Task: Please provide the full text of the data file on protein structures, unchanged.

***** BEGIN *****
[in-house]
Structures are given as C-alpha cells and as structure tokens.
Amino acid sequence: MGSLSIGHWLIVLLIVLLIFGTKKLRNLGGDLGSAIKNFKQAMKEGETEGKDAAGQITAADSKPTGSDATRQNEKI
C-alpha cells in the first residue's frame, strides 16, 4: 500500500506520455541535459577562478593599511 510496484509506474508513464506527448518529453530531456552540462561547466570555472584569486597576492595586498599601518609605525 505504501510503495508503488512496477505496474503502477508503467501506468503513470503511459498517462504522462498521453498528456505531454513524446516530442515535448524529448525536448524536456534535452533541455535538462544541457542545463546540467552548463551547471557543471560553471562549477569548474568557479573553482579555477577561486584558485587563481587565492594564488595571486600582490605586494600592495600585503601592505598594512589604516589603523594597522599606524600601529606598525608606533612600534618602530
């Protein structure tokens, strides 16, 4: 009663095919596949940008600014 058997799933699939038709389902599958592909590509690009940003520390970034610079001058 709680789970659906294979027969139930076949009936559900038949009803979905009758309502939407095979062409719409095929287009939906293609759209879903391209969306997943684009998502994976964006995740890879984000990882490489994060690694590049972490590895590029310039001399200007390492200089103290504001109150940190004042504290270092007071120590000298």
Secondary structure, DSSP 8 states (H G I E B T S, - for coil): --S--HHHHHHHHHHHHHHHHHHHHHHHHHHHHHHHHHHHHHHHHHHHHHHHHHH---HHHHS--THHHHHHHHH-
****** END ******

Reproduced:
[in-house]
Structures are given as C-alpha cells and as structure tokens.
Amino acid sequence: MGSLSIGHWLIVLLIVLLIFGTKKLRNLGGDLGSAIKNFKQAMKEGETEGKDAAGQITAADSKPTGSDATRQNEKI
C-alpha cells in the first residue's frame, strides 16, 4: 500500500506520455541535459577562478593599511 510496484509506474508513464506527448518529453530531456552540462561547466570555472584569486597576492595586498599601518609605525 505504501510503495508503488512496477505496474503502477508503467501506468503513470503511459498517462504522462498521453498528456505531454513524446516530442515535448524529448525536448524536456534535452533541455535538462544541457542545463546540467552548463551547471557543471560553471562549477569548474568557479573553482579555477577561486584558485587563481587565492594564488595571486600582490605586494600592495600585503601592505598594512589604516589603523594597522599606524600601529606598525608606533612600534618602530
């Protein structure tokens, strides 16, 4: 009663095919596949940008600014 058997799933699939038709389902599958592909590509690009940003520390970034610079001058 709680789970659906294979027969139930076949009936559900038949009803979905009758309502939407095979062409719409095929287009939906293609759209879903391209969306997943684009998502994976964006995740890879984000990882490489994060690694590049972490590895590029310039001399200007390492200089103290504001109150940190004042504290270092007071120590000298």
Secondary structure, DSSP 8 states (H G I E B T S, - for coil): --S--HHHHHHHHHHHHHHHHHHHHHHHHHHHHHHHHHHHHHHHHHHHHHHHHHH---HHHHS--THHHHHHHHH-